Publication | Distributed Autonomous Robotic Systems 2022

A force-mediated controller for cooperative object manipulation with independent autonomous robots

ABOVE – A: A robot collective transports an unknown object following a leader’s guidance. B: Two helper robots handle a small rigid object, guided by a human leader’s force applied to one corner (blue arrow). The left-hand robot experiences a single multi-dimensional wrench at its end-effector, with no disambiguation of components resulting from the leader, the object’s inertial properties, and forces due to the other agent. C: Physical testing of cooperative manipulation of a basket, using a Franka Emika Panda. D: An example application scenario: a robot helps a human manipulate a load in a challenging field situation of installing solar panels.

Our research was driven by a perceived need for spontaneous multi-agent collaboration under human guidance. Two control features are required to enable this: firstly, the non-human agents must be equipped with the ability to adaptively cooperate (to eliminate the need for precise and lengthy calibration processes, or high speed direct communication). Secondly, each robot must have a contextual reasoning layer which allows it to filter potentially ambiguous control input (for example, contact-based guidance) in order to infer the intent of the human operator. This type of control framework will make human-robot cooperation in challenging field settings (such as construction, or large scale assembly), both safer and more flexible.

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A force-mediated controller for cooperative object manipulation with independent autonomous robots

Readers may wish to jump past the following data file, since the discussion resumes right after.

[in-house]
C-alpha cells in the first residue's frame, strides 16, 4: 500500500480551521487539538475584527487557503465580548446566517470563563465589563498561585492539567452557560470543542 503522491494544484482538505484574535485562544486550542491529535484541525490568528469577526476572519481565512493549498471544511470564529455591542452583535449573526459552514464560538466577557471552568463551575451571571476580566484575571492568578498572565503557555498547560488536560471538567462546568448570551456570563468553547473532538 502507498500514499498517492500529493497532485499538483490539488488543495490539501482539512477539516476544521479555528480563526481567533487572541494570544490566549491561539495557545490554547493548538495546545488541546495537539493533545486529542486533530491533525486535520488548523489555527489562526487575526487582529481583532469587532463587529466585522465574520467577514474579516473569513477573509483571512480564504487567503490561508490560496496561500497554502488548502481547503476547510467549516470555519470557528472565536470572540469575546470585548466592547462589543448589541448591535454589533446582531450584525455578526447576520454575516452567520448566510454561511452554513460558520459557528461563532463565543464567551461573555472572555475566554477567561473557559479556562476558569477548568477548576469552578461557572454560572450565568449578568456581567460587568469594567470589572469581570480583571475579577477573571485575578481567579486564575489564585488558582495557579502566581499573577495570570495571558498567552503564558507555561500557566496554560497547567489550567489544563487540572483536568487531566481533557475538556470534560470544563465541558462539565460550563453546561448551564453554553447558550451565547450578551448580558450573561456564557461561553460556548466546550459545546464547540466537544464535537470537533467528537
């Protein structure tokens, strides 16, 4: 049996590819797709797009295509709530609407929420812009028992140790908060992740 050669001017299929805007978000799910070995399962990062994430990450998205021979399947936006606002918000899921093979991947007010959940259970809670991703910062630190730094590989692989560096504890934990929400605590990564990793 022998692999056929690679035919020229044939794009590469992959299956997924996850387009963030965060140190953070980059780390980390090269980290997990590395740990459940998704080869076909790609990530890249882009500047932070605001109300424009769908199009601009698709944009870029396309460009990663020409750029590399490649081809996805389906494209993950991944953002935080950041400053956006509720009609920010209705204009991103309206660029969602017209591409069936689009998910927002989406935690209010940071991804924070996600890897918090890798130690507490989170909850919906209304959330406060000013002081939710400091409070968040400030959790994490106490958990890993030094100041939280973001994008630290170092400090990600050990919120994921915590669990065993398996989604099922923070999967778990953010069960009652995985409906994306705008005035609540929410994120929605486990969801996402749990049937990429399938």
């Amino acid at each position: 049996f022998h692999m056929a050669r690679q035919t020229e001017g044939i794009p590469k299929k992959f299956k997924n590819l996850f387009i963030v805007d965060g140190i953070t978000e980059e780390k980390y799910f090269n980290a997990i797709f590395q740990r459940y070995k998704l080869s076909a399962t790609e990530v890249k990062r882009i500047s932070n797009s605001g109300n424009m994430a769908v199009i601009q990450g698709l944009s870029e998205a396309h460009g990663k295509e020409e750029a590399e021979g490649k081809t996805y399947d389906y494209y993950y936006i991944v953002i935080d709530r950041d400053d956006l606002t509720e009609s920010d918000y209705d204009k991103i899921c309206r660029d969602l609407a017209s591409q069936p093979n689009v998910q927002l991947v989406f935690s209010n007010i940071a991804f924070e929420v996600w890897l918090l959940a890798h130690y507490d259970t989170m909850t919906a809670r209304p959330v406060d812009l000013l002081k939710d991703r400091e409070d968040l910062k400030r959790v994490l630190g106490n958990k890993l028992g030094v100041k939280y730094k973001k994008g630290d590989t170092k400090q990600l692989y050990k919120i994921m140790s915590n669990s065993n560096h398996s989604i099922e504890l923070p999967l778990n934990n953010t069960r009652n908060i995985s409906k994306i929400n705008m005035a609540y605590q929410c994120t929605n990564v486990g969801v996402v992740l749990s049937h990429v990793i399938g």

Nicole E Carey, Justin Werfel

Distributed Autonomous Robotic Systems 2022

We consider cooperative manipulation by multiple robots assisting a leader, when information about the manipulation task, environment, and team of helpers is unavailable, and without the use of explicit communication. The shared object being manipulated serves as a physical channel for coordination, with robots sensing forces associated with its movement. Robots minimize force conflicts, which are unavoidable under these restrictions, by inferring an intended context: decomposing the object’s motion into a task space of allowed motion and a null space in which perturbations are rejected. The leader can signal a change in context by applying a sustained strong force in an intended new direction. We present a controller, prove its stability, and demonstrate its utility through experiments with (a) an in-lab force-sensitive robot assisting a human operator and (b) a multi-robot collective in simulation.

A video demonstration of contextual interpretation of control force using dimensional constraints, and other aspects of this research publication.

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